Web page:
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I Don't Know What To Do



My wife’s car needs work. The engine light’s on; catalytic converter. It costs more than we have saved. How will we get the kids to and from School? How will we get to work? I don’t know what to do.


There’s never enough money. Emergency fund? What a joke. I spend like I eat. I can’t seem to find the conviction, machismo, or whatever it is I need to make the right decisions with my finances. I don’t know what to do.


Speaking of eating….It’s a battle. I can’t eat my way out of this problem…in fact, and kind of ironically, I’ve eaten my way into it. I want to want to eat healthy, but to be honest, I’m not even sure what healthy is anymore. I know I’m setting a bad example for my children. I don’t know what to do.


And then there are my kids. They have good days. They have some bad ones too. They don’t always make the choices my wife and I “are certain” will lead to a better life. Them? They’re just trying to find their way through the complicated “right now.” I don’t know what to do.


Everyone seems to be so excited when they get married. It’s a great celebration. But love takes a lot of work. It’s a great idea to start with a party because community, even between two people, should be celebrated. But sometimes, we don’t get along. Even when we do, I still don’t know what to do.


My friends struggle. I know they don’t have it all together. And still, I don’t understand why they put up with me. I’m sure they get tired of my constant ups and downs. I do. Why is it so hard to have fun? I don’t know what to do.

 


Right now, in my life, I’m facing a lot of things I just don’t know how to deal with. How about you? It’s overwhelming, right?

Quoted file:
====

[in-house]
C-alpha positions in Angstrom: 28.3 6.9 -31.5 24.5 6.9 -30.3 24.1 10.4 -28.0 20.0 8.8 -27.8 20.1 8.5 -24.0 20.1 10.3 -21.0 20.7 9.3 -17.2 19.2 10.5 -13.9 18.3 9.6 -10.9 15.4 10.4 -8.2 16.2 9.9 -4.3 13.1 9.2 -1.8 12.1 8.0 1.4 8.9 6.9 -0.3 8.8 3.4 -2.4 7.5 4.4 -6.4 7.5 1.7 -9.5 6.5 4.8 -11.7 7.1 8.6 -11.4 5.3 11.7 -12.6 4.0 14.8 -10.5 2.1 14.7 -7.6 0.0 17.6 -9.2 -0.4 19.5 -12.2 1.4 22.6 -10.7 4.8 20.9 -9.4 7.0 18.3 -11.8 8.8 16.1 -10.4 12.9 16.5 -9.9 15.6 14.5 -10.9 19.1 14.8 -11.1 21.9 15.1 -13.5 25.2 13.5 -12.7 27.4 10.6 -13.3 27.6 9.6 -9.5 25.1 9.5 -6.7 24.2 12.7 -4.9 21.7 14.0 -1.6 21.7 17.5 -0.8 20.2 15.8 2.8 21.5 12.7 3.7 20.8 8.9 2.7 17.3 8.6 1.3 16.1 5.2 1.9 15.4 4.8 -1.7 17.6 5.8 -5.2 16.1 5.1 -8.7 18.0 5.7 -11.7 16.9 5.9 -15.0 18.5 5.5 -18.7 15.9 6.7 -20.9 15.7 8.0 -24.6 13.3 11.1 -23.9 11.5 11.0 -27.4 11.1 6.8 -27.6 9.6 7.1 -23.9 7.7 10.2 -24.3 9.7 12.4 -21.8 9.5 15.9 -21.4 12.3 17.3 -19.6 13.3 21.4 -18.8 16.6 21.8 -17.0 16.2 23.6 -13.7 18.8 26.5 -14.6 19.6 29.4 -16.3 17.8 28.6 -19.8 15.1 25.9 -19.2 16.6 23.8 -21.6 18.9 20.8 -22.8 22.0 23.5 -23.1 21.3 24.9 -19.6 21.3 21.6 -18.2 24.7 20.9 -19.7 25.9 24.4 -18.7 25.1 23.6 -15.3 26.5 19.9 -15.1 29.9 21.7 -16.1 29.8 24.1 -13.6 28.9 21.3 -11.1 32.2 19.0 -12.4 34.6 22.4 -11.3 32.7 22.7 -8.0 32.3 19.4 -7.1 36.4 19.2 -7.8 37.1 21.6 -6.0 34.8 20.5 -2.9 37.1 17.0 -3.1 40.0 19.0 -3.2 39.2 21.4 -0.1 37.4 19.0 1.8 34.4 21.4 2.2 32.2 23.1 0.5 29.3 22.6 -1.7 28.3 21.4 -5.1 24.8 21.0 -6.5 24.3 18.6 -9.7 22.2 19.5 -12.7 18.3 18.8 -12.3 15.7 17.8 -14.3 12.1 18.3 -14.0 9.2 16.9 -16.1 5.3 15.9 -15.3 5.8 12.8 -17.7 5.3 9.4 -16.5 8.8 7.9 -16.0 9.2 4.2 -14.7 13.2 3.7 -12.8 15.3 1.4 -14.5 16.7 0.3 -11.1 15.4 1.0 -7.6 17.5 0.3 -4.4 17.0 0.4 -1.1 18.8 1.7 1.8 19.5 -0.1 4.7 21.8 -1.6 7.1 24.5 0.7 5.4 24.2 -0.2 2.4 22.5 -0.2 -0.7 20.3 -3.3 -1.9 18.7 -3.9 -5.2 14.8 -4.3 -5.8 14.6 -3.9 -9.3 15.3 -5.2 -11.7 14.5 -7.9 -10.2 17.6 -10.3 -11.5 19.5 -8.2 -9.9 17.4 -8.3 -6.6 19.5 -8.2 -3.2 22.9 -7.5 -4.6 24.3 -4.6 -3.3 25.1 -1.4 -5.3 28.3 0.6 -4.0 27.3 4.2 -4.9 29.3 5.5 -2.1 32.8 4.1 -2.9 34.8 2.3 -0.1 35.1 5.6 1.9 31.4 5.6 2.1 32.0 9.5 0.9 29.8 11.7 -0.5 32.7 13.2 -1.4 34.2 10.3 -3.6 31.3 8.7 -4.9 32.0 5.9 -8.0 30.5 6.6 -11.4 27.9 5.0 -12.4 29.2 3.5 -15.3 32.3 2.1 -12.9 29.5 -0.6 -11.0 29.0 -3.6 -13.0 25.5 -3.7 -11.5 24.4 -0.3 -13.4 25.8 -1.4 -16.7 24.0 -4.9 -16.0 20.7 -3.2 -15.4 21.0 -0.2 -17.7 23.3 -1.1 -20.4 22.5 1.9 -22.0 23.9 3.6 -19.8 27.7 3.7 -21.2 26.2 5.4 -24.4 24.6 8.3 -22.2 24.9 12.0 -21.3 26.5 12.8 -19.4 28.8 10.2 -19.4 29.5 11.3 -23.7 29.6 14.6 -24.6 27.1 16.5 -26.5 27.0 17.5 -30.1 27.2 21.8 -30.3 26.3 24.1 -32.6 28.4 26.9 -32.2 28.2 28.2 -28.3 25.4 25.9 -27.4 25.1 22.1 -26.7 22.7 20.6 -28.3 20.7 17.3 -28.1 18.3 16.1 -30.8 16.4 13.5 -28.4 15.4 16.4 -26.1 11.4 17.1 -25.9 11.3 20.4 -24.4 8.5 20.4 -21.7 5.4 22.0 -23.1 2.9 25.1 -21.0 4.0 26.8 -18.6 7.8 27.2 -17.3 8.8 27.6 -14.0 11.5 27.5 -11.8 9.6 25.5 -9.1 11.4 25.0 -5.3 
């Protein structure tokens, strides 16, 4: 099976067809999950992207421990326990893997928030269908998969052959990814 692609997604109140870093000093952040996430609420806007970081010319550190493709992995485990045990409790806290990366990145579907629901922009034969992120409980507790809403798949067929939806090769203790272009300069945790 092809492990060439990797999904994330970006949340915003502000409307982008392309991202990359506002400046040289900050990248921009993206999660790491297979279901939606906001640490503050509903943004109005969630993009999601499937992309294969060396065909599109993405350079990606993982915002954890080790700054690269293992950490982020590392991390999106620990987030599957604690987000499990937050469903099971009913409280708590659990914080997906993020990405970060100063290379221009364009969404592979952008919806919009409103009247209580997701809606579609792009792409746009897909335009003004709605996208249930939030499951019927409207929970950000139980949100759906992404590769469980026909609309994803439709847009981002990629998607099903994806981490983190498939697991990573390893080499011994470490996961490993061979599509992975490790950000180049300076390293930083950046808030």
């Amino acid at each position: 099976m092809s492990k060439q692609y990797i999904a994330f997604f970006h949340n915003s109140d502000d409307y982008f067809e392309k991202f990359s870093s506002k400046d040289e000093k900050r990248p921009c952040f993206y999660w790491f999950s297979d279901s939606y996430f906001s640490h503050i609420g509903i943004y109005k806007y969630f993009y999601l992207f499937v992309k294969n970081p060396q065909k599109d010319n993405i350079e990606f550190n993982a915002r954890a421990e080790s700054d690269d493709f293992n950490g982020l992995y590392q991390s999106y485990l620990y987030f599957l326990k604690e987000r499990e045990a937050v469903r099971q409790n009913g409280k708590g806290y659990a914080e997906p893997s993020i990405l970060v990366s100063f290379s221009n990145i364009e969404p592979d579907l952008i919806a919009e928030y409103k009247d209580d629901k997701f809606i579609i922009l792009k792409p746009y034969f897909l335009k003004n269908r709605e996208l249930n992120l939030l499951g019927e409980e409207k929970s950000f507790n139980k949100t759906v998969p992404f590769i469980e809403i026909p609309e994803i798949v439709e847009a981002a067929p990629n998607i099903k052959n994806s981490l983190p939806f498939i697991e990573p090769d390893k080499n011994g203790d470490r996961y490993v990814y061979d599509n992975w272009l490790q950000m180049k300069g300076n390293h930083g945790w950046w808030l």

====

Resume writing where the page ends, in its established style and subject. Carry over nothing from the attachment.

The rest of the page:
So, what do you and I do when we don’t know what to do?

(Yea, I understand that’s a lot of dos…sorry bout that.)


Life IS overwhelming. Problems will come and problems will go. Sure, what we do when we face them matters. But I think there is something that matters more: Who you and I are in the midst of the problems. Who we are, a least some of the time, may be defined by the actions we take. But what about the times you and I don’t know what to do and just find ourselves hoping and praying for a better outcome, for a final solution that seems out of our control? Those times, when we didn’t know what to do…they’ve come and they’ve went. Some problems persist, like the examples from my life above. More of those times are yet to come. What can any of us do?


Me? I pray. I journal. I pray some more. I get scared. I muster courage. I curl up into a ball and try to hide. My wife finds me, worries that I’m not ok, and tries to encourage me. I move forward. I move forward. I fall down. I wrestle. I fight. I trust God. I doubt God. I thank God and then curse him in the next breath. I call friends. They bring me chocolate milk. All the while, during all the struggles, what am I left with?



Me.



We have very little control of all the things that happen to us. Take it from a guy who was imprisoned in a Nazi concentration camp for his heritage, whose family was murdered, and day by day was not certain whether or not he would survive: “Everything can be taken from a man but one thing: the last of the human freedoms - to choose one’s attitude in any given set of circumstances.” Viktor Frankl